New Deal For North Louisiana Safety-Net Hospitals Worked Out


BATON ROUGE, La. (AP) — Gov. John Bel Edwards' administration announced Wednesday that a deal is done to transfer oversight of the state-owned safety-net hospitals in north Louisiana to a new manager, with boosted costs and more direct involvement from Louisiana State University.

After months of negotiations, Edwards' chief lawyer Matthew Block said contract terms have been reached to shift day-to-day oversight of the Shreveport and Monroe hospitals to a new company jointly operated by southeast Louisiana-based Ochsner Health System and LSU.

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The new company's takeover of the facilities is planned for Oct. 1, barring any unexpected disruptions, Block said. The contract is planned for 10 years, with two possible extensions of up to five years each.

The deal will cost $294 million this budget year, Block said, about $40 million more than the previous management contract. But he said federal financing will cover the increased price tag.

"We believe that is the needed amount to support these partner hospitals and the medical school in total funding," Block said in an interview Wednesday evening.

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LSU's governing board still must approve the contract, and lawmakers also will review it.

The move aims to end years of strife over how BRF has managed the hospitals under its 2013 contract. BRF has repeatedly clashed with LSU leaders, whose doctors work at the hospitals and whose medical students train there.

LSU previously ran the hospitals and their clinics, but then-Gov. Bobby Jindal stripped the university system of the management duties, as part of a wider effort to privatize the state-owned charity hospital system. Of 10 hospitals previously managed by LSU, the university system only currently oversees one, in Tangipahoa Parish.

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The Edwards administration deal will return LSU to more direct management of the hospitals in Shreveport and Monroe as well. Block said appointments to the hospitals' governing board that will choose the CEO and make decisions will be split evenly between the university system and Ochsner.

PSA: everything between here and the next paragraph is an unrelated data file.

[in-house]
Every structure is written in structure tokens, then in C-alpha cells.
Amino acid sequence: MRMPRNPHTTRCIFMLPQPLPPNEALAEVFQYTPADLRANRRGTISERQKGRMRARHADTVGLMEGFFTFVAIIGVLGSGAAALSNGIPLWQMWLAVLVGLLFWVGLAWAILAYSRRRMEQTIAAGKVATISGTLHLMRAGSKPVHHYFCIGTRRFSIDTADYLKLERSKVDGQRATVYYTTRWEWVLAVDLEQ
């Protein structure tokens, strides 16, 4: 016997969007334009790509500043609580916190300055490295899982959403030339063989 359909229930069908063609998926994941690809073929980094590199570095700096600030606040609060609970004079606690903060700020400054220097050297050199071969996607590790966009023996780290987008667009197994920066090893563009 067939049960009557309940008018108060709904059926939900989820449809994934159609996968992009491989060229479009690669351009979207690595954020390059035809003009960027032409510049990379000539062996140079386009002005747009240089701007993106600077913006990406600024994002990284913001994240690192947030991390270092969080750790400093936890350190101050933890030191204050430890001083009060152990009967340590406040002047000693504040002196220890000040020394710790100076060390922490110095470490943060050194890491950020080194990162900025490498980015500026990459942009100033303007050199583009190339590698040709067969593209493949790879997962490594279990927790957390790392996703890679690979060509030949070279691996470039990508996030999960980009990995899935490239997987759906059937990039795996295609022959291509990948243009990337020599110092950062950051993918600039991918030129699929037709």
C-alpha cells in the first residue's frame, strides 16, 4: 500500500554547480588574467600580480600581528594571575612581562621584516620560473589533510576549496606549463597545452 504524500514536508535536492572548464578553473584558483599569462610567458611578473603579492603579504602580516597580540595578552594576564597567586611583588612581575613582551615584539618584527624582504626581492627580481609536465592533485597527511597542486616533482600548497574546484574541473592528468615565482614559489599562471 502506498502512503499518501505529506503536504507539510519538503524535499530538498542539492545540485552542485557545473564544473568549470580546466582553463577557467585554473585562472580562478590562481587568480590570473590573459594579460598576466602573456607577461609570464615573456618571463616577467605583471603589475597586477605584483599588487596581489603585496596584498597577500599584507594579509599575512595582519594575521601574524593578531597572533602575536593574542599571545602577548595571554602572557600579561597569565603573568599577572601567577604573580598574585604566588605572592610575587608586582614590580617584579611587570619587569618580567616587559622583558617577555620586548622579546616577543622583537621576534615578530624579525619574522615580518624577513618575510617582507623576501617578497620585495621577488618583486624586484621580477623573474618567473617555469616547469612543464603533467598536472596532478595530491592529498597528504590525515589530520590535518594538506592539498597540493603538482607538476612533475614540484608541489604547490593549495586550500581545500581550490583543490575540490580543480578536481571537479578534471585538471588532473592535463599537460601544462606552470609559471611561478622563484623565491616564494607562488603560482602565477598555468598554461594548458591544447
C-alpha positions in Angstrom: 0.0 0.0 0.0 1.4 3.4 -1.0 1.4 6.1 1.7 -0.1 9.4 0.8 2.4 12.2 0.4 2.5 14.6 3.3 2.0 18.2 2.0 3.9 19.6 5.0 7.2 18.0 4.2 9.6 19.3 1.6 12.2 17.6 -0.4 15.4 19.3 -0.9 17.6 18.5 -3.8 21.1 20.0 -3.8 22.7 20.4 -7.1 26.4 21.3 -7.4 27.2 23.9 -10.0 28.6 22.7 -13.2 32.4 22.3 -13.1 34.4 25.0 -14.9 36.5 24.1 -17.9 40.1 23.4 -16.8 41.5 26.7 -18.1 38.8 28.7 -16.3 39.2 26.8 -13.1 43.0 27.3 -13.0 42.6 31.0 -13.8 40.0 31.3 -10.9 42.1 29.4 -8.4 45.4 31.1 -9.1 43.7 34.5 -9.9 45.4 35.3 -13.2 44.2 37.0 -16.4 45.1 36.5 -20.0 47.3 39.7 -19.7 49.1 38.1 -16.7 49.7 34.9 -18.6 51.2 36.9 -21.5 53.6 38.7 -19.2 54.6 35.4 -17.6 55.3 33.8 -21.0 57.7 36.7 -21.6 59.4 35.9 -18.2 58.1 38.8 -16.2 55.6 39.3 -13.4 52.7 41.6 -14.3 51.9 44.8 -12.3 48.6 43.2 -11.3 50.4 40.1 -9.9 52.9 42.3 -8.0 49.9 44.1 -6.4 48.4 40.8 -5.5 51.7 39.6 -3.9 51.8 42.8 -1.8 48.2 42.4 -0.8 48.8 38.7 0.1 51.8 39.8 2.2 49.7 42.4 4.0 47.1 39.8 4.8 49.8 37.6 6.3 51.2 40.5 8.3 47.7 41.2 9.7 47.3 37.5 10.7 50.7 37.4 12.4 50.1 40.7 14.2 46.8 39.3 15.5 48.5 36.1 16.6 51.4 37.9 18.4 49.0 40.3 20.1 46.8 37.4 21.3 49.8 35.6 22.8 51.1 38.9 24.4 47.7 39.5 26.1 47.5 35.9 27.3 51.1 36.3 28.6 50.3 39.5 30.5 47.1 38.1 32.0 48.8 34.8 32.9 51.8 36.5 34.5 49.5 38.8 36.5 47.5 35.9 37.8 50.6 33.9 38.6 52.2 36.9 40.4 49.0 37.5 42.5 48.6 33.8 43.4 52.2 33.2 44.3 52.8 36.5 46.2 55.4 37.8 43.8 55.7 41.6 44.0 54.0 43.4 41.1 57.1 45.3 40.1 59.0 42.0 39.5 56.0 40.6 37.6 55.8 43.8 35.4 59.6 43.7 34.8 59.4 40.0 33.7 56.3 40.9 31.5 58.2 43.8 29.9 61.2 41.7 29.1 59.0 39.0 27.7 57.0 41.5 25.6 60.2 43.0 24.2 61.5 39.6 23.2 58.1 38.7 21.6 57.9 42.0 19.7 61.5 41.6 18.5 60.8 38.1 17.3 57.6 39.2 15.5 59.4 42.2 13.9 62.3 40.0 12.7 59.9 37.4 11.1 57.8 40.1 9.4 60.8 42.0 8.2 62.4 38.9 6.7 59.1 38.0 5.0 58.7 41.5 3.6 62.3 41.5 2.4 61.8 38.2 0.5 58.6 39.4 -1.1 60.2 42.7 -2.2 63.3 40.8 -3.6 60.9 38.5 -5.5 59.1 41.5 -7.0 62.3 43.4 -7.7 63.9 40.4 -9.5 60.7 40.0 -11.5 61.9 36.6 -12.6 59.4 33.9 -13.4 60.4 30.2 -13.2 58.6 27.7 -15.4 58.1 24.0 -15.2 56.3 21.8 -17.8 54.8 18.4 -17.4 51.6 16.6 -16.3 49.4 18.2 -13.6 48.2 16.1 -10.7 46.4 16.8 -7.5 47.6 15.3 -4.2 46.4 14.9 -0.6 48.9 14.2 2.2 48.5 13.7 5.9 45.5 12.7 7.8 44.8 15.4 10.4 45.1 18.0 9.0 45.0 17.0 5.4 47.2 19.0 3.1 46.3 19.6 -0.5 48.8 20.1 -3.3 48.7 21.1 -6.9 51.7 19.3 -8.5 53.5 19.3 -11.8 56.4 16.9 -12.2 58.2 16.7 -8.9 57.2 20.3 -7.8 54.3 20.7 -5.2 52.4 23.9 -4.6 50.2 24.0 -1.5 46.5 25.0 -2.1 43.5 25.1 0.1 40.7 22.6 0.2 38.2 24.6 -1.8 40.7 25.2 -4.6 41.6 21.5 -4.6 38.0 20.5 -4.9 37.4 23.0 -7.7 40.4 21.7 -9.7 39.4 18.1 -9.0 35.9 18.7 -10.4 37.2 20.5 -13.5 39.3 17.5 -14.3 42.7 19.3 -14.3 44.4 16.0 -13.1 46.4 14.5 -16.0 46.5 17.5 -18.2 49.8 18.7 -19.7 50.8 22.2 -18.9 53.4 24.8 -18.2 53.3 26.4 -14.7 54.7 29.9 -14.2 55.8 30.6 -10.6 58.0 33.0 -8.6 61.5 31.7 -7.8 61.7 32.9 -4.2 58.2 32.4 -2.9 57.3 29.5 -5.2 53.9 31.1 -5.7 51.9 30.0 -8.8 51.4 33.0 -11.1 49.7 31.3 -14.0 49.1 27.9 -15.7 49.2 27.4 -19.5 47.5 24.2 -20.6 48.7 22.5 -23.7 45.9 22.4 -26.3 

"It absolutely puts LSU in having a very significant say in the operations of these hospitals," he said.

BRF will receive $13 million as part of the management transfer, Block said, paid by the joint company controlled by Ochsner and LSU.

The Edwards administration announced the planned management transfer to Ochsner in December and has been working on the terms of the arrangement ever since.

The Democratic governor said in a statement Wednesday that partnership with Ochsner will "strengthen the medical school, grow it over time and enable us to have better facilities."

BRF, which started as a biomedical research foundation, is running the Monroe and Shreveport hospitals under a no-bid contract struck by Jindal five years ago. The privatization deal has been contentious since it began, with repeated clashes over payment amounts and contract terms. BRF had never previously run a patient-care facility.

The Edwards administration and LSU, which previously oversaw the safety-net hospitals, sent breach-of-contract notification letters to BRF that claimed the manager, among many charges, was harming graduate medical education at the hospitals.

BRF, which manages the two hospitals as University Health System, responded by saying the facilities suffered from inadequate state funding, financing discrimination against north Louisiana and unreasonable demands from LSU.

Ochsner owns, manages or is affiliated with more than two dozen hospitals in Louisiana. The company helps to manage the state-owned, safety-net hospital in Terrebonne Parish, an operating agreement that has generated no widespread criticism.

– by Melinda Deslatte, AP reporter

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